After the closing of Maple School and the convening of the neighborhood association which wrote Plan Z, it was time to get on with the interests of our own children. Laura Stine had a son who was failing to thrive in school. My daughter Elizabeth was refusing to go to school. Levene was not liking the person she felt school was making her daughter into. We began a campaign of taking kids out of school, depriving the district of their state funding per pupil.
We met at Laura’s house in southwest Fullerton. Laura knew some mothers from nursery school days, and we began with six students. The site was Laura’s house in southwest Fullerton on Olive Avenue just east of Euclid Street.
We did do field trips also, such as a camp-out in the Cleveland National Forest. After camp was set up on a hill, the kids scattered. Towards, we were concerned about four of the 12 and 13 year-olds who were off in the thickets, and twilight was upon us. We finally saw them making their way through the brush up the hill back to camp. We had the satisfaction of watching a search for a pack of boy scouts lost in the night with a leader. Here we were, an apparently undisciplined gathering, and our kids knew enough pay attention to looming darkness.
Laura had talked with Superintendent Crawford of the need for a school program that offered children space for self-direction. He was unconcerned. Hence, the establishment of our own school in early 1972 was to get the attention of the school administration.
Elizabeth’s three siblings before her had had their school agonies, usually commencing by fifth grade. Tony’s school pictures were a trail of growing sadness, grade by grade. Beth, as she was then known, was made of sterner stuff. In second grade, not far from the end of the school year, she announced she was not going to school any more. At first, I fought with her, actually pushed her out the door and locked it. She stood across the street, leaning on the mail box and sobbing. Mrs. Sanders came out to see what was gong on. Busted! I couldn’t do that any more. I went with her to talk to her teacher who had no idea of any problems. Beth ventured explanations: “My fingernails are too short.” “I can’t think of a picture to go with my story.”
She finished the year. I presumed she would get over the whole thing, whatever it was, during the summer. Come Labor Day, she announced, “I”m not going to school.” I walked her there, to Rolling Hills School, a block up the street. I spoke with her third grade teacher, Mrs. Johnson. Mrs. Johnson had dealt with my oldest, Matthew, six years before when in fifth grade he refused to do any school work but science. Geography? Never! That had no connection to his future as a scientist. Mrs. Johnson had been tolerant, said she would have to give him an F, but not to worry, it wouldn’t go on his permanent record, would no way impede his college prospects.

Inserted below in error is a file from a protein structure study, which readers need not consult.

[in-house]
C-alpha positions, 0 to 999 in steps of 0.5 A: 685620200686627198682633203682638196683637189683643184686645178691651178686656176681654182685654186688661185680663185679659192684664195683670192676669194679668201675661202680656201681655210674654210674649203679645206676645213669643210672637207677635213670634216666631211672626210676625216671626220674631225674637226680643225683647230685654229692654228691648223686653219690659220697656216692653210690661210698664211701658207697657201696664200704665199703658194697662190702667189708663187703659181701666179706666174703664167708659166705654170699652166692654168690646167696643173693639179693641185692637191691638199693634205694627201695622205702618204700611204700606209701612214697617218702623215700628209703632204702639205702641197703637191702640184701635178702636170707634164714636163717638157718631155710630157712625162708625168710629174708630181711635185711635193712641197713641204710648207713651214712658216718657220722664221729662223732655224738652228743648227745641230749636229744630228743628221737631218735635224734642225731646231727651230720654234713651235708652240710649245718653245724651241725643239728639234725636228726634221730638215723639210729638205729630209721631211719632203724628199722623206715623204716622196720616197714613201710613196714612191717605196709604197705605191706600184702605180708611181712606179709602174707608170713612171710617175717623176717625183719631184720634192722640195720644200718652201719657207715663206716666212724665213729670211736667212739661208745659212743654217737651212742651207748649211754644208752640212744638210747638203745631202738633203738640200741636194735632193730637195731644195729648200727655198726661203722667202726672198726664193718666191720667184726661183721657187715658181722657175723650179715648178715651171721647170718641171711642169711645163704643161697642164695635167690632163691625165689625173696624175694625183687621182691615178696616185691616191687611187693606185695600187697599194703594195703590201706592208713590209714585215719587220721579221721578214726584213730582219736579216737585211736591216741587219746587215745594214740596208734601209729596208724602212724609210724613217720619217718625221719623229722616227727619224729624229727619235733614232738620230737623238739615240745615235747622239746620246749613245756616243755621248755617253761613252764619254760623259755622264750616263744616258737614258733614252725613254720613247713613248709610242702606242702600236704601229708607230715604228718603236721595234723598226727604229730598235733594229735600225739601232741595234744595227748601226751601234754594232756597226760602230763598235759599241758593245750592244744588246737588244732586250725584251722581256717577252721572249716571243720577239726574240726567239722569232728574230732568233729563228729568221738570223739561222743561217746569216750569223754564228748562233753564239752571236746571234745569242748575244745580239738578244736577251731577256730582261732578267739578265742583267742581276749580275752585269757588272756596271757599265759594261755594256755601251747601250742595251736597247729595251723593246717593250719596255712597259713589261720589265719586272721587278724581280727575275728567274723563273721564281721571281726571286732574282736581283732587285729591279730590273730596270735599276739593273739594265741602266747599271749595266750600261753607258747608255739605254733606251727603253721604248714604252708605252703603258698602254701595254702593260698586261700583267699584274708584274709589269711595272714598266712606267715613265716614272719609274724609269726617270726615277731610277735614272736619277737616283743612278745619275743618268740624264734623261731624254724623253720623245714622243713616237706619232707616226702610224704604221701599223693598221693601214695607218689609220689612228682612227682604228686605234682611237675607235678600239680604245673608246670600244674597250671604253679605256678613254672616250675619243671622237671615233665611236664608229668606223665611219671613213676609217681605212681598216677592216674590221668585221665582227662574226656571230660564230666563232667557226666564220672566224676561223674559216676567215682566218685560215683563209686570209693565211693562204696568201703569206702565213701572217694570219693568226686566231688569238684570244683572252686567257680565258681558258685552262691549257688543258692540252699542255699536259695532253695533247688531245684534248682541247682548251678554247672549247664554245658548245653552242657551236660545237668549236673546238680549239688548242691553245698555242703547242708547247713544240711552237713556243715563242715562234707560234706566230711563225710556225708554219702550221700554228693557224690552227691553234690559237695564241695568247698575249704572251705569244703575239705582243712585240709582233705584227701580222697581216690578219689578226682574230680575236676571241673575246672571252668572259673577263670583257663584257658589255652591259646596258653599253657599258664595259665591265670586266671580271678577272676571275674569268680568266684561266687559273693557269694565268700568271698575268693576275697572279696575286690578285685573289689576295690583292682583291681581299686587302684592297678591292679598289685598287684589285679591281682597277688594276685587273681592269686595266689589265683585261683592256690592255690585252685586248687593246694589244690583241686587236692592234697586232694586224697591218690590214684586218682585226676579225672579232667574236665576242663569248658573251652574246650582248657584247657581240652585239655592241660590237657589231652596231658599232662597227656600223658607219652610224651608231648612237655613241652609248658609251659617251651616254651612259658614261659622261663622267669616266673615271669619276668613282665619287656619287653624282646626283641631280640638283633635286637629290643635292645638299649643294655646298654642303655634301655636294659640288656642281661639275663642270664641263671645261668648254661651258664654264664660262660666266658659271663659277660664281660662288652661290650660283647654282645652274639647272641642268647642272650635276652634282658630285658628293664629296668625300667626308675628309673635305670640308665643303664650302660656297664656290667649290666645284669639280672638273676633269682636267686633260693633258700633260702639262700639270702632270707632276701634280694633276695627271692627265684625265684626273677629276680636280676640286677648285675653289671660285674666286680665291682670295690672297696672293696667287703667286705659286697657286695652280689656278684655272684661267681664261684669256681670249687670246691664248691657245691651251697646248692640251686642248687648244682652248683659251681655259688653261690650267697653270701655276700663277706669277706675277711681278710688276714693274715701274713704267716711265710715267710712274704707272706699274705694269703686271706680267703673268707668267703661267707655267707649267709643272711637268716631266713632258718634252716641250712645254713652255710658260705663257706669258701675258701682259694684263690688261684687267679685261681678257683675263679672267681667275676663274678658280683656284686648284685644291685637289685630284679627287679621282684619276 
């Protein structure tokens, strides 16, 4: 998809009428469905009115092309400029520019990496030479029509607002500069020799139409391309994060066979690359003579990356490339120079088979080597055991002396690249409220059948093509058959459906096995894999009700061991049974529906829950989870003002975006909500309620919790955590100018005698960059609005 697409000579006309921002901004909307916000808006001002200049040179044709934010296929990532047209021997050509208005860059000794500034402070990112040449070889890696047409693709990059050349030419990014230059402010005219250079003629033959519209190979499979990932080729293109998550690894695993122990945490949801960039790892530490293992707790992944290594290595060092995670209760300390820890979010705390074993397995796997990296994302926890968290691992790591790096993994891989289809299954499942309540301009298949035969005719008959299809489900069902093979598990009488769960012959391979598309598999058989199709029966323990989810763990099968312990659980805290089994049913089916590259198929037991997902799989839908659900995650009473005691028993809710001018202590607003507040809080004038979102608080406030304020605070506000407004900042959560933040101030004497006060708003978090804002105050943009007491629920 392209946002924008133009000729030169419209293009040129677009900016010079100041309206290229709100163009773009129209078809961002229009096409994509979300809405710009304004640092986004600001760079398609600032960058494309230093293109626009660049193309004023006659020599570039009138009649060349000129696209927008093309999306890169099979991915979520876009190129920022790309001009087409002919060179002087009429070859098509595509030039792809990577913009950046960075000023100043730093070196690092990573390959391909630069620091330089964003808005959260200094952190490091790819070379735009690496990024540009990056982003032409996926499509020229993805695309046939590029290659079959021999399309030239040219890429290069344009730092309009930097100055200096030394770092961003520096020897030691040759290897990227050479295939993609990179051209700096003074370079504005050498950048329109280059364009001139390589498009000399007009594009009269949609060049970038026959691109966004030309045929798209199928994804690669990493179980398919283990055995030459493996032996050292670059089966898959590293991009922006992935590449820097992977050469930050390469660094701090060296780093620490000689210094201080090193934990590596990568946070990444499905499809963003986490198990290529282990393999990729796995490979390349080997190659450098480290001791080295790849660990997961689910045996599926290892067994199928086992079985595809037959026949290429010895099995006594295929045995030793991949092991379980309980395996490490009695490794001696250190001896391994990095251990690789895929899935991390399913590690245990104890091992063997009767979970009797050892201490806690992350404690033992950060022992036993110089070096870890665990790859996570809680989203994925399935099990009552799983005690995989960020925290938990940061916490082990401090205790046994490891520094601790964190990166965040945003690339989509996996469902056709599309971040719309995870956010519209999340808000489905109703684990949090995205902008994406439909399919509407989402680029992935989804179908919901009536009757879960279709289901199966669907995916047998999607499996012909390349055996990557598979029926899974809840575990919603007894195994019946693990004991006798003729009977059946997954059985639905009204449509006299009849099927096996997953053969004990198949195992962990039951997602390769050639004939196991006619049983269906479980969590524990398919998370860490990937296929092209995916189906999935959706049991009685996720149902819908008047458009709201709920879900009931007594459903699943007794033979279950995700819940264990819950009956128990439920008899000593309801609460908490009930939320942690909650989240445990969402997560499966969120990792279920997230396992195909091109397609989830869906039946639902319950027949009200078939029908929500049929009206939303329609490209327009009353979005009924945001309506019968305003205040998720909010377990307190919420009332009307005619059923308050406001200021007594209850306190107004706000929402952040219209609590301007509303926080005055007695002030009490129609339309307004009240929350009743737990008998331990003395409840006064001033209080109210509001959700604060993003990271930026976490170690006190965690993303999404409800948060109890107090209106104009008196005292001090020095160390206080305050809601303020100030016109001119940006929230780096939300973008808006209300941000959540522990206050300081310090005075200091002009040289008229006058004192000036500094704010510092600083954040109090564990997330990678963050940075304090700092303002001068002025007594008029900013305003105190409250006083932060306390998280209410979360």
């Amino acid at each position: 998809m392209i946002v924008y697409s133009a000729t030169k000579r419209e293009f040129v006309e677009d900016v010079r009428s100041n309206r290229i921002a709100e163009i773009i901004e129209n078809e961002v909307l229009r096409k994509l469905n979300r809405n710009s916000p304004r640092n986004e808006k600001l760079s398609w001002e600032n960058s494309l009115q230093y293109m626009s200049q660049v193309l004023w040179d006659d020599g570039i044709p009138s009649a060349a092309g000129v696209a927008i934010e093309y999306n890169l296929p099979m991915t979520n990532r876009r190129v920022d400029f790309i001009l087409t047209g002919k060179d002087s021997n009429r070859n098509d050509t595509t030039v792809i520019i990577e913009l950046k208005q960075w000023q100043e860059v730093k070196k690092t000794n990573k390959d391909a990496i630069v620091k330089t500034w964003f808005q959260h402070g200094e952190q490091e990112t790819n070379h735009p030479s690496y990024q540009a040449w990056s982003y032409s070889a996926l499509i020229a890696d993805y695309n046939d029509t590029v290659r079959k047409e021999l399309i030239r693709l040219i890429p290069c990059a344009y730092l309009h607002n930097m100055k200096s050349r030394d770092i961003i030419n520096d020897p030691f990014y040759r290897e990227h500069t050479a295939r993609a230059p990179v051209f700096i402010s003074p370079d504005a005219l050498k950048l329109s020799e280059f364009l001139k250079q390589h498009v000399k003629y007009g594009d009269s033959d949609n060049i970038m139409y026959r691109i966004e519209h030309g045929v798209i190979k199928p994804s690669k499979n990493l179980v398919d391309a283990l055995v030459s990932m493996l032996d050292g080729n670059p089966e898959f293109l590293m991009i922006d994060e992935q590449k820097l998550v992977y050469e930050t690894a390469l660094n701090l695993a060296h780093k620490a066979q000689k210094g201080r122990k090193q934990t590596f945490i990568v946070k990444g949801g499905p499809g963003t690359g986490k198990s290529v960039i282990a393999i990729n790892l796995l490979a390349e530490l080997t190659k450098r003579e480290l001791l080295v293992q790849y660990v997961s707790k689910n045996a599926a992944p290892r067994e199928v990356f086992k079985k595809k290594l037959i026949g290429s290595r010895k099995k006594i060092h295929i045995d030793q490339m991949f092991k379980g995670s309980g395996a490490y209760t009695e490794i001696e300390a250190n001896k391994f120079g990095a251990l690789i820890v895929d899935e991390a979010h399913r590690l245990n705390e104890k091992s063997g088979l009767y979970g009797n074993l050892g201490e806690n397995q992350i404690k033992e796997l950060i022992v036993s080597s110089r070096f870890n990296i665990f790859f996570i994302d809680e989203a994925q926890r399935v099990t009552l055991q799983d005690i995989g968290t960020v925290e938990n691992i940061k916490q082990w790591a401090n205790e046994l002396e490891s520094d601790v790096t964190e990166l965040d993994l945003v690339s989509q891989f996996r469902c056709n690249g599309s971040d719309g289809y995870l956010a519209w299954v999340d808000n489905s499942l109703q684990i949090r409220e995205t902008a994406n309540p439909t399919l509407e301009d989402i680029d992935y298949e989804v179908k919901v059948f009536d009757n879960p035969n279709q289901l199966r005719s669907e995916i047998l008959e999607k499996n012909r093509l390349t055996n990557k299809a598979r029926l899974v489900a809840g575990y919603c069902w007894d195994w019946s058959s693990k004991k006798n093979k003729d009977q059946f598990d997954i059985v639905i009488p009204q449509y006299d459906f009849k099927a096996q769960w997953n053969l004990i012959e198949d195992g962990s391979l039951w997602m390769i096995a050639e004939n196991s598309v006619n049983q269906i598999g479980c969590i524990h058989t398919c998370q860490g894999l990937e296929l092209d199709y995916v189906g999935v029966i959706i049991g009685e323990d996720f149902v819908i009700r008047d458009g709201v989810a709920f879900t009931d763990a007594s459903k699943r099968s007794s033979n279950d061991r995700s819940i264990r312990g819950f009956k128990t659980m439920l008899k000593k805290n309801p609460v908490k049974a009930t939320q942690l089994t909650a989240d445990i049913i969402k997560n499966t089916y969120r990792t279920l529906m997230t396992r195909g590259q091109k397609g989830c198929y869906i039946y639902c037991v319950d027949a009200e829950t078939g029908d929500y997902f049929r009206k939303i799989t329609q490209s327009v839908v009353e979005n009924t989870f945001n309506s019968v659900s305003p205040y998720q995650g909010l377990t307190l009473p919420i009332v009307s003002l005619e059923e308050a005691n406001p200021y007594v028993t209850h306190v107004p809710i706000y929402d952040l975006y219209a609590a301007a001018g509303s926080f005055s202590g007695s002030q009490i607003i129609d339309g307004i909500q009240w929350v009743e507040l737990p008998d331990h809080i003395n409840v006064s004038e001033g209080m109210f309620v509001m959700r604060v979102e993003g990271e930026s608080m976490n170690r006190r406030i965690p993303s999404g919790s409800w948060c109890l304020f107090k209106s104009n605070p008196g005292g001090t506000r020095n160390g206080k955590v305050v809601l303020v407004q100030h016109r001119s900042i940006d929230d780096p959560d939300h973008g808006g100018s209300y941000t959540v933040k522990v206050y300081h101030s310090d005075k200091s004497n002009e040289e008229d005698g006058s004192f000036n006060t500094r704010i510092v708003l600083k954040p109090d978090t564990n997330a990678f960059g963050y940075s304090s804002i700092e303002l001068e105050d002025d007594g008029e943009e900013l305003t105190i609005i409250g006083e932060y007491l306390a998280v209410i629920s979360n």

I also took Elizabeth to the Child Guidance Center (in the building that is now Rutabegorz). Diagnosis: she does not have school phobia, but she has to go to school.
Third grade was fine with Bethy. Mrs. Johnson never sent her to the office if she was late in the morning. She would greet the child with a cheerful welcome. She worked with her students using individual contract notebooks. I remember one entry, Beth writing, “Do 25 and go on to 26. Do 26 and go on to 27…I can’t stand it!” Mrs. Johnson’s reply was, “Well then, why don’t you write a story. You are so good at that.”
Fourth grade, she was in a special program for gifted children, three teachers, team teaching. It was also fine—until December. “I am not going to school.” Back to school for me. The teacher showed me her contract notebook system: she had changed her system so that she, the teacher, filled in all the items in the notebook, including the child’s name at the top of the page.
“Why did you change it?” I asked. “Well, if I didn’t tell some children when to go to the library, they would never go.” “Yes, but not my child.” She shrugged, and closed the book. Beth commenced behaving resistantly. She was referred to the support teacher. She was sent to the office. Principal Herb Welch said, “What’s the matter little girl? Is the math too hard?” “That’s it,” said the little girl. “The math’s too hard.” It was a year later I discovered she had been tested; her I. Q. was 162.
They called in the school psychologist. He reported to me and Mr. Welch in the school office conference room. “Some children need to set their own direction,” he stated. “It’s based on family values.” “What? I’m just a housewife.” “No matter,” he said. “It’s family values. Second grade is typical for resistance to begin, then fourth and seventh grades; sometimes kindergarten if the child is precocious.” (OMG! Valerie already resisting going to kindergarten. One day, to illustrate the problem, I took her to school on a pony.) The parameter is that the child has to go to school …” he drew his hands widely around the circumference of the oval table…” and withing that, the school needs to give.”